2015 was a standout year for Romania’s industrial property segment, with almost €300mn worth of investments. But the segment is small compared to Romania’s office market, which has grown steadily in recent years and has a very strong pipeline of new developments.
Two major deals closed by GLL Real Estate Partners in the last six months marked the return of institutional investors to the Romanian office market. The German investor acquired two Class A office buildings in central Bucharest – the Victoria Office Center and Floreasca Park.
Silviana Badea, head of capital markets at JLL Romania, which was an adviser on both deals, forecasts that given that yields are around 1.75% higher in Bucharest than in the Central and Eastern European cities of Prague or Warsaw, prime Romanian offices should remain attractive for investors. However, she notes that while the GLL deals are a positive sign, the company is already familiar with the Romanian market and knows how it works. “The GLL deals are not the start of a trend,” she acknowledges, pointing out that the cost of finance – an important factor especially for US funds – is still higher in Romania than in nearby markets such as Hungary.
Horatiu Florescu, head of Knight Frank’s Bucharest office, notes that the office sector remained strong in Romania throughout the recent crisis, and it is “good to see the investment sector back”. He forecasts that more deals could be struck at the MIPIM and Expo Real trade fairs later this year.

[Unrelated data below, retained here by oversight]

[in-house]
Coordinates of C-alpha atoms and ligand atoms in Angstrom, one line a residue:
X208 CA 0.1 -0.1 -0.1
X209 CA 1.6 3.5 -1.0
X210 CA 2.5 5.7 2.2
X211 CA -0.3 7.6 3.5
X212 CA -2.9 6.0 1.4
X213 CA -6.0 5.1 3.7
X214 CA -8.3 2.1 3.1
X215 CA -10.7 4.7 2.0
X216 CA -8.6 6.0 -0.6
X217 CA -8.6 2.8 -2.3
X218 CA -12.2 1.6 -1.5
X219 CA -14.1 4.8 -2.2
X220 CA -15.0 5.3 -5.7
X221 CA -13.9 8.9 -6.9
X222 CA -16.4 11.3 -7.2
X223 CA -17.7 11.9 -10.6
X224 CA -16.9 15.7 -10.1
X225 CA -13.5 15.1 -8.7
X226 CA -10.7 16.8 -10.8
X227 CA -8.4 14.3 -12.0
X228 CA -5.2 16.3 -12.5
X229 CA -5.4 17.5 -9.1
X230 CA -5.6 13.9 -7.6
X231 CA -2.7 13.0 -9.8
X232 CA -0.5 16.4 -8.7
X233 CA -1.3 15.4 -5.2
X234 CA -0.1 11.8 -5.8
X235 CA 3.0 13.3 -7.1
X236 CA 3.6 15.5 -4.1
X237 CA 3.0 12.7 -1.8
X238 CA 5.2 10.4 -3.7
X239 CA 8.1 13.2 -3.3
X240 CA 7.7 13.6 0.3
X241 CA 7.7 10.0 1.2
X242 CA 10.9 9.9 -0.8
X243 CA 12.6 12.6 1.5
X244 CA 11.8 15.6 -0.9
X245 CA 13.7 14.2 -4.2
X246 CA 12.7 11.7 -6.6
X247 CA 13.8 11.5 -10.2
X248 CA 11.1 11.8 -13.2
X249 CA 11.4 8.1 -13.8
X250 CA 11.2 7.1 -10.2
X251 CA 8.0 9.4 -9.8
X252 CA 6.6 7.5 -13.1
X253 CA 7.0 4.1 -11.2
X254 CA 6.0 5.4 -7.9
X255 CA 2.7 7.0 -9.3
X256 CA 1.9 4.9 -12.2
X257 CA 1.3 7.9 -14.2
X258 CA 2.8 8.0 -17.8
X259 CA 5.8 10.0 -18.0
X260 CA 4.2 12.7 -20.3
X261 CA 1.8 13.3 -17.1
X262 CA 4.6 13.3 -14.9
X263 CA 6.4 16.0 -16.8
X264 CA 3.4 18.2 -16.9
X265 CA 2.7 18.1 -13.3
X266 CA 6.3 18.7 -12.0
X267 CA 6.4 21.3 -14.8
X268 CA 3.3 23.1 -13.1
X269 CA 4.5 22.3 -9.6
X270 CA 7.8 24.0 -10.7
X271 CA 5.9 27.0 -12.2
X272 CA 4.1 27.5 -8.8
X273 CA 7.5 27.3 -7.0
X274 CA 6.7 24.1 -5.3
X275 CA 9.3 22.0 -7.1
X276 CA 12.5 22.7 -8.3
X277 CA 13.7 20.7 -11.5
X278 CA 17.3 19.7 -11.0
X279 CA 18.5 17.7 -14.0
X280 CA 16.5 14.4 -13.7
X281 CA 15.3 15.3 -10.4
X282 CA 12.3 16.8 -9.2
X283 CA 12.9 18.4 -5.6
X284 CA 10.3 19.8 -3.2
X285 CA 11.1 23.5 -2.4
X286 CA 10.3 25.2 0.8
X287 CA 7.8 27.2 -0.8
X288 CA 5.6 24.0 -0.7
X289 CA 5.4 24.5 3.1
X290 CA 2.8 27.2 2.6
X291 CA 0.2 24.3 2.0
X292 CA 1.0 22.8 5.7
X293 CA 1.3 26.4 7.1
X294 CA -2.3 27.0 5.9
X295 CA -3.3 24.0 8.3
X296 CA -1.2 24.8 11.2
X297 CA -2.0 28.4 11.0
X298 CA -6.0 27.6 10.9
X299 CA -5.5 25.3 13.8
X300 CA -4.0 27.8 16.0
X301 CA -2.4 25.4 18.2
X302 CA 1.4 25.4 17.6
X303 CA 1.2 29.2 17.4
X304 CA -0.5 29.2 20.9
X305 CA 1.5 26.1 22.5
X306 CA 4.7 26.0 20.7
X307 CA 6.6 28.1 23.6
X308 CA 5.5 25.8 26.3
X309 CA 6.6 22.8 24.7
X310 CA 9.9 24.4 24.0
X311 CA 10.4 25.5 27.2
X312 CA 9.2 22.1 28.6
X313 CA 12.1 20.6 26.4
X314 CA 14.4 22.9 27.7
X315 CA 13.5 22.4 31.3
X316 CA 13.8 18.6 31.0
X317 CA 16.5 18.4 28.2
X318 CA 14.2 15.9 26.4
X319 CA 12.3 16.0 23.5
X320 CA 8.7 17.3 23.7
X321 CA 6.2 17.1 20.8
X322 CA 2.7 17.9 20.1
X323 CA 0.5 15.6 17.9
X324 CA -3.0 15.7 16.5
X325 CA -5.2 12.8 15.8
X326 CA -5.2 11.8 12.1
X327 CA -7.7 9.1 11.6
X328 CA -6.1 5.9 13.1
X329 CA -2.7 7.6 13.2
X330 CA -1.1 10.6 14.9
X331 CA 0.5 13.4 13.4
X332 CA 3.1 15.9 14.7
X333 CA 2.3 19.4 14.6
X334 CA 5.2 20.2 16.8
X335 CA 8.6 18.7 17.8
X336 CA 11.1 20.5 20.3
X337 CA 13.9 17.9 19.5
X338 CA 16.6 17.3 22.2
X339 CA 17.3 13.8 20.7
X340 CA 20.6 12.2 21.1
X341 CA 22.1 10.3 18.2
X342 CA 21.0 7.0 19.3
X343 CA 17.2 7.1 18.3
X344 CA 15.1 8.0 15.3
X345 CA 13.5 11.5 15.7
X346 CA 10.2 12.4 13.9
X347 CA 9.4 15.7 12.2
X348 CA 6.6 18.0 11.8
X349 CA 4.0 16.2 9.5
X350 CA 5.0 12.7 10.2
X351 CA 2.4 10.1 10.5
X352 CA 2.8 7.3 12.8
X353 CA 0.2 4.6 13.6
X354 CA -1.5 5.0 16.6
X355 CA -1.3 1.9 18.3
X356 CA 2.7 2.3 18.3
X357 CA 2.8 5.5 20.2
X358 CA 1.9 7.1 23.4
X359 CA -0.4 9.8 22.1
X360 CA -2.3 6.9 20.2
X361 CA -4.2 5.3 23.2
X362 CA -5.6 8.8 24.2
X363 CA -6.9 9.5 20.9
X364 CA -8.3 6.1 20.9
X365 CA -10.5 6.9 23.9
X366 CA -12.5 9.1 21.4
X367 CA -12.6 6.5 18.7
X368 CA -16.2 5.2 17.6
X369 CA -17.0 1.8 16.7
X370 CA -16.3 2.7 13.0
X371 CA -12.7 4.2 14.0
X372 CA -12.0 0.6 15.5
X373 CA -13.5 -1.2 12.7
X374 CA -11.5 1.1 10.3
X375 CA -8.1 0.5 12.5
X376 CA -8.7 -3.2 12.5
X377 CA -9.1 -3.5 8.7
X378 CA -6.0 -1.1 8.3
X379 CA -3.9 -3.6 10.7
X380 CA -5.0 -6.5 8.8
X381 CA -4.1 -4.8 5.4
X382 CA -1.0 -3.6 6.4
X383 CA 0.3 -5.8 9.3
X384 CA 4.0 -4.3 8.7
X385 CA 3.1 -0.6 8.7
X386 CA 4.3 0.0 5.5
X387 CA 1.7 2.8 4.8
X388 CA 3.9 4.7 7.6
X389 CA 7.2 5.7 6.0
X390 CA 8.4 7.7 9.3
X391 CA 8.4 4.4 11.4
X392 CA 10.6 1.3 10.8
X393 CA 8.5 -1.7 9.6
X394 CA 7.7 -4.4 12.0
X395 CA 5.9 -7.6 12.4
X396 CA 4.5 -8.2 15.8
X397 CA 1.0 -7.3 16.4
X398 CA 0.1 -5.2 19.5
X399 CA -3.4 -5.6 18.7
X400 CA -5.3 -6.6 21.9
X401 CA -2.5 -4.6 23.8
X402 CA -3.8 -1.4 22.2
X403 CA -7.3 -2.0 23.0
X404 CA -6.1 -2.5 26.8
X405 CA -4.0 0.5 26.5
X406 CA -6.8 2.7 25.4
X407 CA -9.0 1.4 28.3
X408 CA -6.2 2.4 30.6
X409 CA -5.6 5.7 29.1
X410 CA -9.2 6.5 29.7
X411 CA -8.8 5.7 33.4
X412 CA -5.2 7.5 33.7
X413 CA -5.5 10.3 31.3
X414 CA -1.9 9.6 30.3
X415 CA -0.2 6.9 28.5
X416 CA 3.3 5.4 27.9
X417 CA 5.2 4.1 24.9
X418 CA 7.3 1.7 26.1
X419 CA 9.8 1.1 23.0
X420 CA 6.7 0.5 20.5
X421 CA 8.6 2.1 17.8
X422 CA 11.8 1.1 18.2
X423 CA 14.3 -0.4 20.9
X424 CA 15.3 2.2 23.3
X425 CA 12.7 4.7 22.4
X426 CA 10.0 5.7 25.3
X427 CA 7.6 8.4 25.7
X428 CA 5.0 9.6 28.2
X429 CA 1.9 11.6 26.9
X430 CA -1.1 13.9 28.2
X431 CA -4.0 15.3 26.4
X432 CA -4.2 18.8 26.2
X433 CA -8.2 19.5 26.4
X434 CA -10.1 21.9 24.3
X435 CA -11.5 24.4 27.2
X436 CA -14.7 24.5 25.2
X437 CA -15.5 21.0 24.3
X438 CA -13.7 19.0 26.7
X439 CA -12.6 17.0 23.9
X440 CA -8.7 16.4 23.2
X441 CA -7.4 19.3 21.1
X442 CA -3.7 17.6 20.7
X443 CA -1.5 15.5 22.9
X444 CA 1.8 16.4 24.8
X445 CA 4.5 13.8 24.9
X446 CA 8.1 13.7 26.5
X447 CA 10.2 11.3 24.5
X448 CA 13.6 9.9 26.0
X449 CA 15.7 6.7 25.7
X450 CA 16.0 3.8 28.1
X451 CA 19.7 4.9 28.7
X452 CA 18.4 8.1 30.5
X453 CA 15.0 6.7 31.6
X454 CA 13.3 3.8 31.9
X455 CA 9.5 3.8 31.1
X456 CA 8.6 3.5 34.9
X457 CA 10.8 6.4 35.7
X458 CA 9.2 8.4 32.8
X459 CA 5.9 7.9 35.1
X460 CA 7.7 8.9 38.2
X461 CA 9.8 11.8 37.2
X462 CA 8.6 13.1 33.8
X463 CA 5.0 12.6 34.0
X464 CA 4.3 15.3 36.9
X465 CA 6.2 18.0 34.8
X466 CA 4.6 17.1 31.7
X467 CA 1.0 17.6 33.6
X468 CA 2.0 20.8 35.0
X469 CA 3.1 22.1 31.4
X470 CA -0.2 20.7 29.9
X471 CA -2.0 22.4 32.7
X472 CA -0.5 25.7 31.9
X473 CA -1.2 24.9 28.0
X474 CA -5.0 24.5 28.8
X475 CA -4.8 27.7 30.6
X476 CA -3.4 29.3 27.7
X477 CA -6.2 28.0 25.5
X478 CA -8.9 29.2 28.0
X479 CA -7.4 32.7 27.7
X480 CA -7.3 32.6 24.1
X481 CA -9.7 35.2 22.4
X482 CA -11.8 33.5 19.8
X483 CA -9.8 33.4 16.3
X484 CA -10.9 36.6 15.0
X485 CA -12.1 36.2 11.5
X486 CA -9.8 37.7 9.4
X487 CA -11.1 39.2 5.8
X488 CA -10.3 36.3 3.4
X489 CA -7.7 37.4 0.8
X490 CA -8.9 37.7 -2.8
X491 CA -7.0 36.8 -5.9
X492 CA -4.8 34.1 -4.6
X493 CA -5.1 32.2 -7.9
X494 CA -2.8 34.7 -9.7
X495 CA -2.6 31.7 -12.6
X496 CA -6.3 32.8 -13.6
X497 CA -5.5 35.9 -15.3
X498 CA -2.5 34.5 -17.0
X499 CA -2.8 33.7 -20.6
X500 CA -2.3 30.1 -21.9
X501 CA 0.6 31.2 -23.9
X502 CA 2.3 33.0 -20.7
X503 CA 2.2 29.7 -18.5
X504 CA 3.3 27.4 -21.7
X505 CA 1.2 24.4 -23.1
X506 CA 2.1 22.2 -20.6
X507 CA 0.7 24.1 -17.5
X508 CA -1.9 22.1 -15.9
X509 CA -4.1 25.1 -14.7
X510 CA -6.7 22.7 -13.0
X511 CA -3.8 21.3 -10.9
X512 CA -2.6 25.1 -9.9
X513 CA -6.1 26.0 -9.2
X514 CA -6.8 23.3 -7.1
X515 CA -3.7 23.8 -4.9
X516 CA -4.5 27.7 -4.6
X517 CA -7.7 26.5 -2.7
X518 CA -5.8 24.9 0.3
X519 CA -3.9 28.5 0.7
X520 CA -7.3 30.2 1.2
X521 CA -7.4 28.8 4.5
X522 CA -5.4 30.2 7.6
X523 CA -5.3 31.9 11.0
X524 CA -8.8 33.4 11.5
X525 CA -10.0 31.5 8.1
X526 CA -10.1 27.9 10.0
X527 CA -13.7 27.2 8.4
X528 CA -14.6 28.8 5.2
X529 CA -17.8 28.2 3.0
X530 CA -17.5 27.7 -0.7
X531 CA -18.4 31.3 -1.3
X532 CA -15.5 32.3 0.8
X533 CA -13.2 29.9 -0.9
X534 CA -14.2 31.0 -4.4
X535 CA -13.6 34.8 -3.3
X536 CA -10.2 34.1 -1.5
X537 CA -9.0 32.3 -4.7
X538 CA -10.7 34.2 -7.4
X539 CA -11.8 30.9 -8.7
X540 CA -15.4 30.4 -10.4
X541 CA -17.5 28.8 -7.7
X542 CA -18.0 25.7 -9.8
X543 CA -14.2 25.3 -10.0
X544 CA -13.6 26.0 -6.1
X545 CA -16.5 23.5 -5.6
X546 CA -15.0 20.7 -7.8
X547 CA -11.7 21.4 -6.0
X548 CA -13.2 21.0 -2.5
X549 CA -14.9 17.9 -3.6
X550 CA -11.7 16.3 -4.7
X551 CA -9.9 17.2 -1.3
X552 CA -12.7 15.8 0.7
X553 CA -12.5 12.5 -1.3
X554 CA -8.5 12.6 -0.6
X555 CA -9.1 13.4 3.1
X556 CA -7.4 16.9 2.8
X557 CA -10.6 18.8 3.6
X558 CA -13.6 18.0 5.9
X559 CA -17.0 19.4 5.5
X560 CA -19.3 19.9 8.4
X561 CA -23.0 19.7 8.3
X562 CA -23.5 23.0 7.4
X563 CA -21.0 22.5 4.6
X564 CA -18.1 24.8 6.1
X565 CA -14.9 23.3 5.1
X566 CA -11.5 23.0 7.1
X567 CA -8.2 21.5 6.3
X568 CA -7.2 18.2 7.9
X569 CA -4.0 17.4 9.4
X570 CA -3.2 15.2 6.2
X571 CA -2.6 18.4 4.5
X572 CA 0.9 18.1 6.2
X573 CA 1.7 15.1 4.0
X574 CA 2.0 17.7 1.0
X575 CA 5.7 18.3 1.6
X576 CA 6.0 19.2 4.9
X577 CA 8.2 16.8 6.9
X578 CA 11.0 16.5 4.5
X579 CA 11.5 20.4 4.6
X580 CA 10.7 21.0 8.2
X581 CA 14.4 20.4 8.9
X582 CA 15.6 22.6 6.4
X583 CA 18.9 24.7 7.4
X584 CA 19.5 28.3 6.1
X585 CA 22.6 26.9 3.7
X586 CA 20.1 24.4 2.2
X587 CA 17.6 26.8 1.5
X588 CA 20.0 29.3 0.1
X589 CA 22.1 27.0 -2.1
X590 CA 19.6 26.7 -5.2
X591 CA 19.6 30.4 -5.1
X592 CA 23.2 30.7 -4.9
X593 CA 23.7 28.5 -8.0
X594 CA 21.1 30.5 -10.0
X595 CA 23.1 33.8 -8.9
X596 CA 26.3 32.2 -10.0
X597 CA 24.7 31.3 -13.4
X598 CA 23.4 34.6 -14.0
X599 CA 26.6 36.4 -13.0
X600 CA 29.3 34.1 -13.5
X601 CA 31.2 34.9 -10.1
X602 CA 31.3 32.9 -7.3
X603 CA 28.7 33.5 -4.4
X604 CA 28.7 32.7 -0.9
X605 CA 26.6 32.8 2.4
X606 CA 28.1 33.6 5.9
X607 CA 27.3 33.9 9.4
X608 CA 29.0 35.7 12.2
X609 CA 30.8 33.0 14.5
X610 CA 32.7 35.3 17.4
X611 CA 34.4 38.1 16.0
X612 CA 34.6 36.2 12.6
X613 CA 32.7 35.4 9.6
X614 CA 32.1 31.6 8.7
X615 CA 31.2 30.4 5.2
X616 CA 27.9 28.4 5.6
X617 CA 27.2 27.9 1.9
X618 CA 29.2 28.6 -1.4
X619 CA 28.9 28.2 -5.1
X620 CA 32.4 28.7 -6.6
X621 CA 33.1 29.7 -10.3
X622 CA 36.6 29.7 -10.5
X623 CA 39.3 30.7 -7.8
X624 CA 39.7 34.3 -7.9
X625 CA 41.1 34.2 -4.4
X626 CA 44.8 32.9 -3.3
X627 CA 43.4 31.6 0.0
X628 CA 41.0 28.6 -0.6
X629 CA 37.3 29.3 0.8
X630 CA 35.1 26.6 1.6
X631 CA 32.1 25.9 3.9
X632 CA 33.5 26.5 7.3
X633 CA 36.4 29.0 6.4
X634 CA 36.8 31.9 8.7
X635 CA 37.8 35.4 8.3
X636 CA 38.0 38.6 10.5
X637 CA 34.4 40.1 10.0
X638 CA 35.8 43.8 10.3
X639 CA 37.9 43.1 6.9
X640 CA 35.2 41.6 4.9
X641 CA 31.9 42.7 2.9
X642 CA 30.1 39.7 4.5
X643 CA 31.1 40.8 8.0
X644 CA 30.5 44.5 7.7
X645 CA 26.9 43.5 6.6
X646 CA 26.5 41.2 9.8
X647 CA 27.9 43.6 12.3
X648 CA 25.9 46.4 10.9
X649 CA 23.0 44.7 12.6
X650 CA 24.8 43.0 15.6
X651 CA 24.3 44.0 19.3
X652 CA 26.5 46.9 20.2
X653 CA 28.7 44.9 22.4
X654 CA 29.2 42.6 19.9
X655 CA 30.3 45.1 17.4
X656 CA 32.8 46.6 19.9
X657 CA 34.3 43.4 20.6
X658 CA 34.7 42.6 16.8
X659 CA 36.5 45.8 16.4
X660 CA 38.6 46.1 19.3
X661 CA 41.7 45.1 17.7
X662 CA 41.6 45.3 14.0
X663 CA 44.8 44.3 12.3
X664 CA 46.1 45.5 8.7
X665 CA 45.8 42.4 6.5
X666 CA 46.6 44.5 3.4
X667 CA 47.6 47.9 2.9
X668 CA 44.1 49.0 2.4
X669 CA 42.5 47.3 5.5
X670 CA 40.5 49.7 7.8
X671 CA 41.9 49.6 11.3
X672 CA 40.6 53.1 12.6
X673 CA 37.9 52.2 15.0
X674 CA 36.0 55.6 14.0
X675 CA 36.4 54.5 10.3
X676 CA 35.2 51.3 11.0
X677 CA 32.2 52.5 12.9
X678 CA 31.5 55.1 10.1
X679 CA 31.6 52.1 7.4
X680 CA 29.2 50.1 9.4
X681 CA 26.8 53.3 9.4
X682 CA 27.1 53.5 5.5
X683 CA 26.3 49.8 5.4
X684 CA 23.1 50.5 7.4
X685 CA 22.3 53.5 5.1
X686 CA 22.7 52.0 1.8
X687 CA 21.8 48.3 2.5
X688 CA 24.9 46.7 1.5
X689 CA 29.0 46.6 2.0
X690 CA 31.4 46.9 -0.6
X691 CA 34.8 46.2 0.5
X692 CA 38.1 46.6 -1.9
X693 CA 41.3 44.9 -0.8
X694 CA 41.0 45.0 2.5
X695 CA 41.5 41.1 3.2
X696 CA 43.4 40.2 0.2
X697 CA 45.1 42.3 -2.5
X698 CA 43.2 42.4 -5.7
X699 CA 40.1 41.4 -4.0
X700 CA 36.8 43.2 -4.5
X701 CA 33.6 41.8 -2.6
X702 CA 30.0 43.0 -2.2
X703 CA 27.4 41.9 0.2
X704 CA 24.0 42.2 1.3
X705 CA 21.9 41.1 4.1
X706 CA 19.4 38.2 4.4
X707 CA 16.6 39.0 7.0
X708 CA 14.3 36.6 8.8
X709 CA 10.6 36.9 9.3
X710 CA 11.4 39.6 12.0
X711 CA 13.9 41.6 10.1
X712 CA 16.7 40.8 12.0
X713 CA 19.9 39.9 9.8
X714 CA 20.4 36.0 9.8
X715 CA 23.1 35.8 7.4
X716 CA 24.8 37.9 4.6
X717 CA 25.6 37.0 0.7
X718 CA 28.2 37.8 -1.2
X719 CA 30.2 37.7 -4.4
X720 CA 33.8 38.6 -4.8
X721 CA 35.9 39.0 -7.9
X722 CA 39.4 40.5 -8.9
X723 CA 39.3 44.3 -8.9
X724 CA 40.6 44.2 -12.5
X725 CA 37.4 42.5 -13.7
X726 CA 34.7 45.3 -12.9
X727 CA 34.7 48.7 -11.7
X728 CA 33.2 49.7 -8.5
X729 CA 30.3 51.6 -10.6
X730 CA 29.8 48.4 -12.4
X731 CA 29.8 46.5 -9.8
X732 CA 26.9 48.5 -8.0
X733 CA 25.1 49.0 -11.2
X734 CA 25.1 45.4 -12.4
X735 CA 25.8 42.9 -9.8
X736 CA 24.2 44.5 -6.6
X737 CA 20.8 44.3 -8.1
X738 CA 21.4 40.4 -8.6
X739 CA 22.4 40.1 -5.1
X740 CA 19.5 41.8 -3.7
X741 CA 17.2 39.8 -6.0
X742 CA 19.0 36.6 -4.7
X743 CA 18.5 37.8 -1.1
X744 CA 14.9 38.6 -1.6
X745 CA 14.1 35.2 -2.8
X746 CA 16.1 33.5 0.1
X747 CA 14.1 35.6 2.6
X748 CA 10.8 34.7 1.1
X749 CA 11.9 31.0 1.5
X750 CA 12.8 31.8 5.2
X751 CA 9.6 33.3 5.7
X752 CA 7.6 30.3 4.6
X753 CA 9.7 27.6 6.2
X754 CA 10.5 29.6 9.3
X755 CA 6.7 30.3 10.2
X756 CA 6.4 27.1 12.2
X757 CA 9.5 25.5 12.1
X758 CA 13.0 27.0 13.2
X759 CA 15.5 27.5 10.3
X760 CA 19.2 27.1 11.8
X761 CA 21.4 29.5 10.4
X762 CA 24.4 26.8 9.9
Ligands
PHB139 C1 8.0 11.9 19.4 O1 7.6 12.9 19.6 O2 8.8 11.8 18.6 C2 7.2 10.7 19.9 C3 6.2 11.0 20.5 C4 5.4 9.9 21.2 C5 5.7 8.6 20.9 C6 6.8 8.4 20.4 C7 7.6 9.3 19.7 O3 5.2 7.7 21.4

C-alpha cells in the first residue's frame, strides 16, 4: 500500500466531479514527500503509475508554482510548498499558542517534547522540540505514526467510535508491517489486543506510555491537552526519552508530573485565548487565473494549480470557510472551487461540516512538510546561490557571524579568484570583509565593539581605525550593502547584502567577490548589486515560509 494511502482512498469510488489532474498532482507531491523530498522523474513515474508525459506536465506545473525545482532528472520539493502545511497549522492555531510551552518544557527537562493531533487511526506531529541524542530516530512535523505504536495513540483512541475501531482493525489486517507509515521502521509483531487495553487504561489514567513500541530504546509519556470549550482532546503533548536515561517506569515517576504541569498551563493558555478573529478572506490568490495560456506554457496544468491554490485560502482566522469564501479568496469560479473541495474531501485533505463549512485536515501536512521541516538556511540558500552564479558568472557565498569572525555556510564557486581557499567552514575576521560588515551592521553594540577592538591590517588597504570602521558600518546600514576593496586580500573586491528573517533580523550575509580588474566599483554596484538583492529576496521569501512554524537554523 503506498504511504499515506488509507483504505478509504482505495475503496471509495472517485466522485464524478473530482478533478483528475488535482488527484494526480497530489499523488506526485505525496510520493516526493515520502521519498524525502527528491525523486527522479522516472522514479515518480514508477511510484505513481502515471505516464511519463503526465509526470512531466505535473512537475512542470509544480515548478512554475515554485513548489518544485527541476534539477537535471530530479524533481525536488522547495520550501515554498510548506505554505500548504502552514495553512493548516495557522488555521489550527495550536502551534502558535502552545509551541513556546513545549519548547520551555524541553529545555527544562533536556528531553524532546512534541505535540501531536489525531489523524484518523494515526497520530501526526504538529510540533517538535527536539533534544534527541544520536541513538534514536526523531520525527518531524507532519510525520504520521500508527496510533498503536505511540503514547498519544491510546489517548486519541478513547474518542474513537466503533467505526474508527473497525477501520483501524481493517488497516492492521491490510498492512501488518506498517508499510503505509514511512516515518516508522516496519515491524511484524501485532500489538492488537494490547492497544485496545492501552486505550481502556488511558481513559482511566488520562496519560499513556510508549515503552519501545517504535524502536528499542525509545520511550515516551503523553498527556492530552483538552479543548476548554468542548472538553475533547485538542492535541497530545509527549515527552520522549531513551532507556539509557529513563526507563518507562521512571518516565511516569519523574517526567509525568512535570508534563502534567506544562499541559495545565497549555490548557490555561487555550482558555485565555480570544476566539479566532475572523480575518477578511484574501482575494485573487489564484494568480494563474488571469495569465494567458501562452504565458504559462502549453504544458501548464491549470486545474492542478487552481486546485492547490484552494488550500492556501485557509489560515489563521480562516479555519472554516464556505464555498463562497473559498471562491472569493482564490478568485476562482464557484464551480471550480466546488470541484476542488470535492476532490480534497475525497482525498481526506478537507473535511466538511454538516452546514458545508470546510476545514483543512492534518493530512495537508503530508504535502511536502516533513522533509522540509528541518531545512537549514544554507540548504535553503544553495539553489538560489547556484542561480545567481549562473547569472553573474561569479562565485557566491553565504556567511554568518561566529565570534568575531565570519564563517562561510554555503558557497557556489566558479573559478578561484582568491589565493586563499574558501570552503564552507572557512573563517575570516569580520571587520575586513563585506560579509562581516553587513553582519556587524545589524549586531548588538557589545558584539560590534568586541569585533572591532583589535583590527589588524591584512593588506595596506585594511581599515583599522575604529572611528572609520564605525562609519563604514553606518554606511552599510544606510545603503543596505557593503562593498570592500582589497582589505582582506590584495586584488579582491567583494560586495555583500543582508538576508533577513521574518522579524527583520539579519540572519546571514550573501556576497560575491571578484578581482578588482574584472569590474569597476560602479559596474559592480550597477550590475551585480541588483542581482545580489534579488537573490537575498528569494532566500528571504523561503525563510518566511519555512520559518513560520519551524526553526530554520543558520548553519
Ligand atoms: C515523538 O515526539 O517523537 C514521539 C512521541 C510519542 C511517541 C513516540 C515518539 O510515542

He also expects a gradual fall in yields for prime Bucharest properties, which are currently at 7.5%, compared with 5.75% in Prague and 6.0% in Warsaw. “Yields are higher in Bucharest even though these are essentially the same products. We expect yields in Bucharest will come slowly down by year end,” Florescu says.
Demand for office space is going strong not only in Bucharest, but in cities across the country, especially the university towns of Cluj and Iasi. This is largely driven by the fast growing IT and services sectors. International companies have flocked to Romania in recent years, attracted by relatively low labour costs and skilled personnel, ensuring that the sector continued to grow through the crisis.
Bucharest in particular has a very strong pipeline of new projects concentrated in three key areas – the central business district around Piata Victoriei, and districts in the north and centre west. Up to 300,000 square metres of new space is due to come on the market this year in Bucharest alone, but over half is estimated to be pre-leased so rents are not expected to suffer. Developers include AFI, Forte Partners, Skanska and Ikea’s property development arm Vastint.
Despite the attractiveness of the office segment, overall property investment in Romania dropped to €675mn in 2015, down from €1.17bn the previous year, and was carried partly by the industrial segment, according to a JLL report. “Market volumes were dominated by industrial transactions (41%), making 2015 an all-time record year for this segment, followed by office (38%),” said the “Q4 2015 Bucharest City Report”.